Burning Cane (2019) ☆☆☆(3/4): Southern lives stuck in anger and despair


“Burning Cane”, which won two awards including the Founders Prize when it was shown at the Tribeca Film Festival early in this year, is a small but remarkable work to be appreciated. Although this is the first feature film of a very young filmmaker, the movie palpitates with the vivid and authentic sense of places and people, and I had no trouble at all in letting myself absorbed into the gloomy daily life of the main characters of the film.

The movie opens with the long but mesmerizing monologue spoken by Helen Wayne (Karen Kaia Livers), a middle-aged African American woman who rambles on how she has tried to take care of her dog’s serious skin disease many times without much success. She tried a series of different methods recommended by people around her, but her dog’s condition got only worsened, and she did not want to take it to a veterinary because she knew she would be only recommended to do a mercy killing.

Although this monologue of hers does not seem to signify anything at first, it gradually comes to resonate with a problem involved with her adult son Daniel (Dominique McClellan), who has been mired in alcohol at his residence since he became unemployed some time ago. Whenever his wife is absent for her work, he is supposed to take care of their little young son Jeremiah (Braelyn Kelly), but, not so surprisingly, he mostly neglects his domestic duty, and he even gives his son a glass of whiskey just for putting him to sleep before his wife returns.

While it is apparent that he is approaching to the bottom of alcoholism, Daniel is not particularly willing to stop drinking, and his anger and resentment generated from his wounded male ego are accumulated day by day as he drinks more and more. In the end, there comes a moment when he happens to clash with his wife over a petty matter, and his life consequently goes down into more anger and despair without any visible hope on the horizon.


As reflected by a small conversation scene between Daniel and his mother early in the film, David resembles his dead father more than he thinks, and we subsequently comes to see how the toxic culture of masculinity has been maintained in his neighborhood via patriarchy coupled with Christian belief, which is mainly represented by Reverend Tillman (Wendell Pierce). Whenever he is at his pulpit, Reverend Tillman often emphasizes the importance of God, faith, and family to his parishioners, and he certainly impresses them a lot with your average fire and brimstone summon, but, as Helen tells us, he is actually a weak man who cannot help himself in front of several vices including drinking and domestic violence.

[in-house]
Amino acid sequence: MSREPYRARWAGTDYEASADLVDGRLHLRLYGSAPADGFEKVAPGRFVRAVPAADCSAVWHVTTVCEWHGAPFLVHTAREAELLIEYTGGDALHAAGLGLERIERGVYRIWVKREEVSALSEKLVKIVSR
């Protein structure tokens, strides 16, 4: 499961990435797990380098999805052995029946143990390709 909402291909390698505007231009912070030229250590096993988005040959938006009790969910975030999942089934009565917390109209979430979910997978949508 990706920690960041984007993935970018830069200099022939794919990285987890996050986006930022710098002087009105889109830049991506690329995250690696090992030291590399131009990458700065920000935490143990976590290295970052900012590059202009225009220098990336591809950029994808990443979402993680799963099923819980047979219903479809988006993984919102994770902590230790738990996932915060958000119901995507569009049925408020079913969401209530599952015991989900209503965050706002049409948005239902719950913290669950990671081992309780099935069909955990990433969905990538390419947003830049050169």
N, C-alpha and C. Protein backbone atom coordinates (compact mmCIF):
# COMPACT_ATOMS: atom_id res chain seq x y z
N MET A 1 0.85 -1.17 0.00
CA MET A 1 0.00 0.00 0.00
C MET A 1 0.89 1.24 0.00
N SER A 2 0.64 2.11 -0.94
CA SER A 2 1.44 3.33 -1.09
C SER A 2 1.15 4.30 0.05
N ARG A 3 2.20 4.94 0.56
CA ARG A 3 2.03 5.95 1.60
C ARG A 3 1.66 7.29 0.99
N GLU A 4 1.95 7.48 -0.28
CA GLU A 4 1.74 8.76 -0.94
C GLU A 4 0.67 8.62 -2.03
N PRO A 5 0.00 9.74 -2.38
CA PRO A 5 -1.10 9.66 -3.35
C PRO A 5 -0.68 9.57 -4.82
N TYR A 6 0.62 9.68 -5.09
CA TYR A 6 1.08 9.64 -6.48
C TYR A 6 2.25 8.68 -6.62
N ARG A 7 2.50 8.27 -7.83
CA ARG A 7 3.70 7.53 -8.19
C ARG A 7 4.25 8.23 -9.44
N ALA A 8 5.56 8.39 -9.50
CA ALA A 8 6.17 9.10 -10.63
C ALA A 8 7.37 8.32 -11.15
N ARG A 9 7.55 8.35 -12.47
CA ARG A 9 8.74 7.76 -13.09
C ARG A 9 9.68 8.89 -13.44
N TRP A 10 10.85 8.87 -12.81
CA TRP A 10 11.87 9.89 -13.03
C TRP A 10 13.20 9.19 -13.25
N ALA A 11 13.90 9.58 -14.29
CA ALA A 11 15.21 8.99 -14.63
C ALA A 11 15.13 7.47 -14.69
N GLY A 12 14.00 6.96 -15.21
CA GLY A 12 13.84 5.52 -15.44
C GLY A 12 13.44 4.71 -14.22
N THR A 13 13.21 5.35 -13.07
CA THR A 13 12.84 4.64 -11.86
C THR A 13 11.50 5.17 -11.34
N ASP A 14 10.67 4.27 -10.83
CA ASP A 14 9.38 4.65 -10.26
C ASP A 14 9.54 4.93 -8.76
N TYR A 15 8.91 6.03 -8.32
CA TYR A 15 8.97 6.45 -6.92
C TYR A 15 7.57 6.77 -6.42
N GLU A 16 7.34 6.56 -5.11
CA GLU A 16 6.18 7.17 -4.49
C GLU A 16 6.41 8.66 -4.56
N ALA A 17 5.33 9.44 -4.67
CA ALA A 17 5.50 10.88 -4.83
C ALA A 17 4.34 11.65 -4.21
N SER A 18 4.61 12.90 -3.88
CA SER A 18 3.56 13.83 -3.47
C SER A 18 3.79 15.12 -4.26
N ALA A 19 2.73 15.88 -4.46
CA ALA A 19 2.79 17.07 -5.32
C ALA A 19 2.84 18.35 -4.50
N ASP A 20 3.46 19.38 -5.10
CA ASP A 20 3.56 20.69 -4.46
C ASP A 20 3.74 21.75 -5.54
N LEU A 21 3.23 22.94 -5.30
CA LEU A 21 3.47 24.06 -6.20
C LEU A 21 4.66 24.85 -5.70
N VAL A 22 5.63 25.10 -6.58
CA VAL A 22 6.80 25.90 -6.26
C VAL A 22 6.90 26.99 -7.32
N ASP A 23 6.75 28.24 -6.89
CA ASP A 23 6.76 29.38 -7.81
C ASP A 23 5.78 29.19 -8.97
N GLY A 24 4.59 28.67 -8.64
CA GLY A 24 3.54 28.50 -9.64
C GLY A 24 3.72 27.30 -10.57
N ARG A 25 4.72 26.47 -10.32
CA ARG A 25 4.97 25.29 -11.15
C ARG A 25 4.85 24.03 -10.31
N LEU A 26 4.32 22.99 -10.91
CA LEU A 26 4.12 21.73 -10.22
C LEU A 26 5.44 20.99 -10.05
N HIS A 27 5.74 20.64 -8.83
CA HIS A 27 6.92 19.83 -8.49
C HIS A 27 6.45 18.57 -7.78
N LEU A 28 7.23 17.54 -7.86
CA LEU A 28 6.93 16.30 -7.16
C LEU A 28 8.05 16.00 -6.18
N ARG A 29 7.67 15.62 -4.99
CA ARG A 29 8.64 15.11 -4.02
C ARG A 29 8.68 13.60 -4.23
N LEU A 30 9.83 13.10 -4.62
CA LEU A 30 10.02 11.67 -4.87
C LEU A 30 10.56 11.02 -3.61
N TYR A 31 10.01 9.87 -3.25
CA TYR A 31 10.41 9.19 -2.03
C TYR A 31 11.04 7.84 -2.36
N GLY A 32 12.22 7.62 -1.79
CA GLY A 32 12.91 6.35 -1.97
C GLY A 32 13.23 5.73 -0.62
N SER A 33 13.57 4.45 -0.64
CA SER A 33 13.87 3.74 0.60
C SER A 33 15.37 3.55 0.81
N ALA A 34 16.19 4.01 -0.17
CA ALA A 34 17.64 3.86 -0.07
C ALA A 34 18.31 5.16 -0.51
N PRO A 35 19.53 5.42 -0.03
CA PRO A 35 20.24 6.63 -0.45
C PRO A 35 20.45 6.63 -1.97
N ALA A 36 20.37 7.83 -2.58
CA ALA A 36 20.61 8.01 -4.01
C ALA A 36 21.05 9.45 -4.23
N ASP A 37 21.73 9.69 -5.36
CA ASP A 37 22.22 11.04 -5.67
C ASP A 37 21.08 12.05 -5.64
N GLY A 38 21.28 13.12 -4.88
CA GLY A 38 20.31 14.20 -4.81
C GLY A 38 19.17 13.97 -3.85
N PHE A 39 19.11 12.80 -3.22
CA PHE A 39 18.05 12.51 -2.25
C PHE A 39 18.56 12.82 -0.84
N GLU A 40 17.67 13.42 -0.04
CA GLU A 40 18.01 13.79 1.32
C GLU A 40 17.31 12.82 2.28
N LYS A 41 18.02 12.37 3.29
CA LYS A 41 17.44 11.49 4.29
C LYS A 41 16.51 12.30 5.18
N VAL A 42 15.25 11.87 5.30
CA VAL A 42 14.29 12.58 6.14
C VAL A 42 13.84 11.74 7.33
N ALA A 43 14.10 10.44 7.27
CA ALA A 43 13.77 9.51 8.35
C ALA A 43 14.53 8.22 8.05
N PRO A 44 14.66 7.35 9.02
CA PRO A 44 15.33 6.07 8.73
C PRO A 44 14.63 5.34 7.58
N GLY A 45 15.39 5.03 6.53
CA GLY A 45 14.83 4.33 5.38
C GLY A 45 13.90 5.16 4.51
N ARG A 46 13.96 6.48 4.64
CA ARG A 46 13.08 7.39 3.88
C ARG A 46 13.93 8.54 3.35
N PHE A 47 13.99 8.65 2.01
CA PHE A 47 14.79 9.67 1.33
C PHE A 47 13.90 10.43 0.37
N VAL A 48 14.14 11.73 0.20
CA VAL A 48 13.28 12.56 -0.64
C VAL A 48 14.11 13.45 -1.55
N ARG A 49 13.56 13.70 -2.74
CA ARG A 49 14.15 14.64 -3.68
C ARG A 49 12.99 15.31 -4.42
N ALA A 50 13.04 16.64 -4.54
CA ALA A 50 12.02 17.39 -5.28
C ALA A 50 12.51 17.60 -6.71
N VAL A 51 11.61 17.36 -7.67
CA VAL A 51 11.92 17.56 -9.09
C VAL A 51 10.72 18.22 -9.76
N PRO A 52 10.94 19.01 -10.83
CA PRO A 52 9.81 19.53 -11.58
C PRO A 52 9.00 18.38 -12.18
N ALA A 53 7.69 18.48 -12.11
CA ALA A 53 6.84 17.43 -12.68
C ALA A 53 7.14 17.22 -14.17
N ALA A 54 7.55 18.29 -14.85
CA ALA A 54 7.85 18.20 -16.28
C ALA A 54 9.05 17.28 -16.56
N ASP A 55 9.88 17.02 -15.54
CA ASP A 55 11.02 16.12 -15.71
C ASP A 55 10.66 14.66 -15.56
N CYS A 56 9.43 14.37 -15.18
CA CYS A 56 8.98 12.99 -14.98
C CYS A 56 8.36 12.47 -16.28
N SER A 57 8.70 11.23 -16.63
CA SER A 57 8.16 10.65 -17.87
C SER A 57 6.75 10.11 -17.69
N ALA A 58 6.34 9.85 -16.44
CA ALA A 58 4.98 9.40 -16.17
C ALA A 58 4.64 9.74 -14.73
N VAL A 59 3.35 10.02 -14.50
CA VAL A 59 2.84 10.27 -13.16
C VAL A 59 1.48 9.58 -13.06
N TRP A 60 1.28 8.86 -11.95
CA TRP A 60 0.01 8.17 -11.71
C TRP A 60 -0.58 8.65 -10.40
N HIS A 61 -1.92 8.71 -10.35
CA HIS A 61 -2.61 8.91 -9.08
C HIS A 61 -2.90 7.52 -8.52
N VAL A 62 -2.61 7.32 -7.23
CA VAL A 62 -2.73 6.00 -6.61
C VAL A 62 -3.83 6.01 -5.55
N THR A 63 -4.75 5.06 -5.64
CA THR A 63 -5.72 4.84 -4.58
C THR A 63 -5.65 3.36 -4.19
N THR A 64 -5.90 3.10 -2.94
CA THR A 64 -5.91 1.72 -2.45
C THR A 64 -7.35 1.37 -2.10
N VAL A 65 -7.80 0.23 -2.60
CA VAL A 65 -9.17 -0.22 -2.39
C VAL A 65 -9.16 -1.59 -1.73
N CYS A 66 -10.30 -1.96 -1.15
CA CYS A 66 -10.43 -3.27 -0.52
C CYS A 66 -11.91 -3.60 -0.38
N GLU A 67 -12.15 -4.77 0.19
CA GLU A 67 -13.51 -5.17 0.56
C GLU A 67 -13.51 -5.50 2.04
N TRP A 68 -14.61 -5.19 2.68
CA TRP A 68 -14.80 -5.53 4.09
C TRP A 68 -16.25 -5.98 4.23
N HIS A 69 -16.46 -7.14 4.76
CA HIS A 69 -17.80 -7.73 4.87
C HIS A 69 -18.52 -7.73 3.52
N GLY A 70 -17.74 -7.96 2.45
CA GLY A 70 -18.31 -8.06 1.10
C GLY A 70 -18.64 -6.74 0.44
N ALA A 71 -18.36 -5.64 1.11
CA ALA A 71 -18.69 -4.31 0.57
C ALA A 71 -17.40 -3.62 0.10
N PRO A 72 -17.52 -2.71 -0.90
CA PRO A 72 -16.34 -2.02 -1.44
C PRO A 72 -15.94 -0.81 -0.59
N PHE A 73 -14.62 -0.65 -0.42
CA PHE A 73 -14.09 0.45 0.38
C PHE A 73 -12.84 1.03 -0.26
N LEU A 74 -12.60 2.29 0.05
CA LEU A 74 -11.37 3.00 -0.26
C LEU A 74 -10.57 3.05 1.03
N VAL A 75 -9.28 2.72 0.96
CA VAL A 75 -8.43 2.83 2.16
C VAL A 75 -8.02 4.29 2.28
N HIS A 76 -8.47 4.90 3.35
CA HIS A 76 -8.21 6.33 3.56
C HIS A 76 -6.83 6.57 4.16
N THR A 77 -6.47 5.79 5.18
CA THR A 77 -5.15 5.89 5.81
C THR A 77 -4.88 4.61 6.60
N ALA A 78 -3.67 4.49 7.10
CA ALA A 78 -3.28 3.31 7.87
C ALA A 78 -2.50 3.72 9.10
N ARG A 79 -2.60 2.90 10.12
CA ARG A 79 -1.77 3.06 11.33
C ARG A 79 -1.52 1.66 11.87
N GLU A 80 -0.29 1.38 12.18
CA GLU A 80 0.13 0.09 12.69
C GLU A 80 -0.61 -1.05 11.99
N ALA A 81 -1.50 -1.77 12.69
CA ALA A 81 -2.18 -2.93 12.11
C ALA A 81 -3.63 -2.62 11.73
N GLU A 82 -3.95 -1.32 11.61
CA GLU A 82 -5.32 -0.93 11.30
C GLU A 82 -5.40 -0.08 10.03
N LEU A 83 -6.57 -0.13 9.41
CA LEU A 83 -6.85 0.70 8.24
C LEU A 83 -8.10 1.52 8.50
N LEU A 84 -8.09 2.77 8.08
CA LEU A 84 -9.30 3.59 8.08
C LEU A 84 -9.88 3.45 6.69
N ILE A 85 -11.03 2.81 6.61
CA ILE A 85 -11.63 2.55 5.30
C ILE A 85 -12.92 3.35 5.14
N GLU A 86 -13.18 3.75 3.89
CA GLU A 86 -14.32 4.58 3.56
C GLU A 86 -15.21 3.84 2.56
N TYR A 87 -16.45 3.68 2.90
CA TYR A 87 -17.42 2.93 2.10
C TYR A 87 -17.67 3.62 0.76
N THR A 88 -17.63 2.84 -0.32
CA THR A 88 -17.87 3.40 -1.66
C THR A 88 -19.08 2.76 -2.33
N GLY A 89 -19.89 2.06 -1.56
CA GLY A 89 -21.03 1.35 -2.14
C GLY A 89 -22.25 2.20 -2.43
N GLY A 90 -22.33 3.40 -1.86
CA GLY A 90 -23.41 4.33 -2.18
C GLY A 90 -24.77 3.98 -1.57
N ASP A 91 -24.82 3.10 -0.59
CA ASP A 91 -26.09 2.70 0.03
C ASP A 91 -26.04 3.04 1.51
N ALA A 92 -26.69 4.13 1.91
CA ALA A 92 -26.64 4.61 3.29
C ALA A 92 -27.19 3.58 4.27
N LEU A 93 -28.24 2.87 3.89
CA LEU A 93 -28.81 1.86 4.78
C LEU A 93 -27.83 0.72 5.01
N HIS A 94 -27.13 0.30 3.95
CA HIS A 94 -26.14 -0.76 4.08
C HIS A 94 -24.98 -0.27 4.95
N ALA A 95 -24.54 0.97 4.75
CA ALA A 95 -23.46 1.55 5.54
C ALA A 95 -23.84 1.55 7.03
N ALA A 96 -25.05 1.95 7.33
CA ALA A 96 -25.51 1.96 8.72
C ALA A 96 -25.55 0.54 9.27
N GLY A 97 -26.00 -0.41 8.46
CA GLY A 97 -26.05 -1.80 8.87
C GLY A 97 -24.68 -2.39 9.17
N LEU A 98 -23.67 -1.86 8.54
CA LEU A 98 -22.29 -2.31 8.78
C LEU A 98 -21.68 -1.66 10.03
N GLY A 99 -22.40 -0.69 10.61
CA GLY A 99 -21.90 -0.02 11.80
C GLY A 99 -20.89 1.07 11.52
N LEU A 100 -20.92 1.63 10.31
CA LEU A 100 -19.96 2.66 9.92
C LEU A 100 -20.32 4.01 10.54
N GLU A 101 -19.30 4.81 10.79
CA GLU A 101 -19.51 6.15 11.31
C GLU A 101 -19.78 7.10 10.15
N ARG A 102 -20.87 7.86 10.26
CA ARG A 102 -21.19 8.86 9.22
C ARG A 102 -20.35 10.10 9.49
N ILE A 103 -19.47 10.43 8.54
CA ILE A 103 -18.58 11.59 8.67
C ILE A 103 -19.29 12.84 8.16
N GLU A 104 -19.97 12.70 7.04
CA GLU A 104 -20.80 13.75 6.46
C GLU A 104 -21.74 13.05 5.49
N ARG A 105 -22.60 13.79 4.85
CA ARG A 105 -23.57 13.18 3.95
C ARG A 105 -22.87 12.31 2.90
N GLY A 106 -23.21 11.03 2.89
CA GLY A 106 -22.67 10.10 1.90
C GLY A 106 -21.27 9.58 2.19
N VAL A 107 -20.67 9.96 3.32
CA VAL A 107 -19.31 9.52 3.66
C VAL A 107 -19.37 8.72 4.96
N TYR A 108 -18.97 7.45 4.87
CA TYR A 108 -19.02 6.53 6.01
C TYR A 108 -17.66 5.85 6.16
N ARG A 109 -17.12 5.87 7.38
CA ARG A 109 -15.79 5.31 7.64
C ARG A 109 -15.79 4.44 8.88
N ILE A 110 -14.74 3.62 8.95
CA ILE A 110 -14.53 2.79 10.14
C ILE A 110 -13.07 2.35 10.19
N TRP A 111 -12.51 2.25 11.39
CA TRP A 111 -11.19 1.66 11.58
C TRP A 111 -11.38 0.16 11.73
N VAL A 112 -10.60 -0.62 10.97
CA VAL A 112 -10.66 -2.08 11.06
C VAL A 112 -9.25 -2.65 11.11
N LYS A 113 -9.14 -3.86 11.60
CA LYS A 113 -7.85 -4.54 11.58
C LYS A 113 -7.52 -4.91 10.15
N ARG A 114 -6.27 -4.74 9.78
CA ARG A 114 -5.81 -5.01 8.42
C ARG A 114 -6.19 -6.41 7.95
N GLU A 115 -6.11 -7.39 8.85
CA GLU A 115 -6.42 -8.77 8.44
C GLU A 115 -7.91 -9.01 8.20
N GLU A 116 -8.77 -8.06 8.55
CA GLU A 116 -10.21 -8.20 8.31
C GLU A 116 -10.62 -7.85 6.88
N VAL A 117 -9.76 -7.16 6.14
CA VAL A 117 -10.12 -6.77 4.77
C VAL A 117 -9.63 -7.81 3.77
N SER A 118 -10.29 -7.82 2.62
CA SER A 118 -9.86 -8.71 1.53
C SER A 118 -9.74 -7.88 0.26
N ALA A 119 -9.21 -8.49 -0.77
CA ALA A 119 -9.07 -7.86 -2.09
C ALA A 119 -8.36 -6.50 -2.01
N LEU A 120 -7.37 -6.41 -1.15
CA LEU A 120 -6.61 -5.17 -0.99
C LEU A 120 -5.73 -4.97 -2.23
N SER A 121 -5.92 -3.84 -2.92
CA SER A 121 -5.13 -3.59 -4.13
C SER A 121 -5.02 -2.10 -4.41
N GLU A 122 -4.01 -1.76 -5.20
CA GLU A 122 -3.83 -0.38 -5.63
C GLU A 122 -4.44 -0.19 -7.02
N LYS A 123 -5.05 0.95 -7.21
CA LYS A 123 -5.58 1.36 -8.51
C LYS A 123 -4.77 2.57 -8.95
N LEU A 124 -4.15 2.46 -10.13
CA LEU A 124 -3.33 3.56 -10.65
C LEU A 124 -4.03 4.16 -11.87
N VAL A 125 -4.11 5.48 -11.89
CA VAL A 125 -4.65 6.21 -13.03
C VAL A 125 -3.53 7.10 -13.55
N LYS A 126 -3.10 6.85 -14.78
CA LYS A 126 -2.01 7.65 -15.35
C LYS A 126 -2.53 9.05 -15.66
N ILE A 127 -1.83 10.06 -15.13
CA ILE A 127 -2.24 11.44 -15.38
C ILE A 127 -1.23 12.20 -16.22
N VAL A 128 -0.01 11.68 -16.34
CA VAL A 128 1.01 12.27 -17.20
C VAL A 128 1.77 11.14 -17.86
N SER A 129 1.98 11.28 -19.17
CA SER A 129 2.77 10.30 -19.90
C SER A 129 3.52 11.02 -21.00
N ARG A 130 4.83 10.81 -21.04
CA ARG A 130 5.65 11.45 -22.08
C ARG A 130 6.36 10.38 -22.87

Once its main characters are fully established, the movie calmly observes how things get worse for them bit by bit. Daniel cannot hide his unemployed status from his mother anymore, and Helen eventually takes away Jeremiah from him after coming to learn about what happened between her son and his wife, but she does not know what to do with her son’s worsening circumstance, which culminates to an urgent moment later in the story.

Helen seeks for some advice from Reverent Tillman, but he does not help or advise her much as approaching to his own bottom just like Daniel. Frustrated with the diminishing number of his parishioners, he drives himself further into anger, self-pity, and alcohol, and he does not stop at all even after a rather embarrassing incident, while continuing to throw hollow words about morals and family values as usual.


Leisurely moving from one episodic moment to another, the movie slowly immerses us into its mundane but realistic Southern background which often draws our attention with considerable local atmosphere and details. Although there are not many other people in the film besides its four main characters, the movie is constantly filled with the palpable rhythm of daily life thanks to the competent direction of director/writer/cinematographer/co-editor Phillip Youmans, and there are a number of commendable moments to be admired for thoughtful camera work and scene composition. For example, I like several key scenes which emphasize the constant instability surrounding the characters in the film via tilted camera angle, and I also enjoyed occasional landscape shots filled with the green color of sugar canes.

Youmans also draws good natural performances from his main cast members. While Wendell Pierce, who has been one of my favorite character actors since he drew my attention for the first time via his colorful supporting performances in HBO TV drama series “The Wire” and “Treme”, is compelling as a flawed but complex man of God, Karen Kaia Livers, who also participated in the production of the film along with Pierce, ably holds the center as required, and Dominique McClellan has his own moments during his several scenes with young actor Braelyn Kelly, who is poignant as an innocent boy who will bound to be influenced by his harsh and despairing world in one way or another.

Although it requires some patience due to its rather slow narrative pacing, “Burning Cane” is a rewarding experience, and, considering that Youmans is only 19 at present, its overall achievement is all the more amazing to say the least. As far as I can see from the film, he is a promising new talent full of potentials, and it will be really interesting to see what will come from him during the next decade.


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1 Response to Burning Cane (2019) ☆☆☆(3/4): Southern lives stuck in anger and despair

  1. Pingback: 10 movies of 2019 – and more: Part 2 | Seongyong's Private Place

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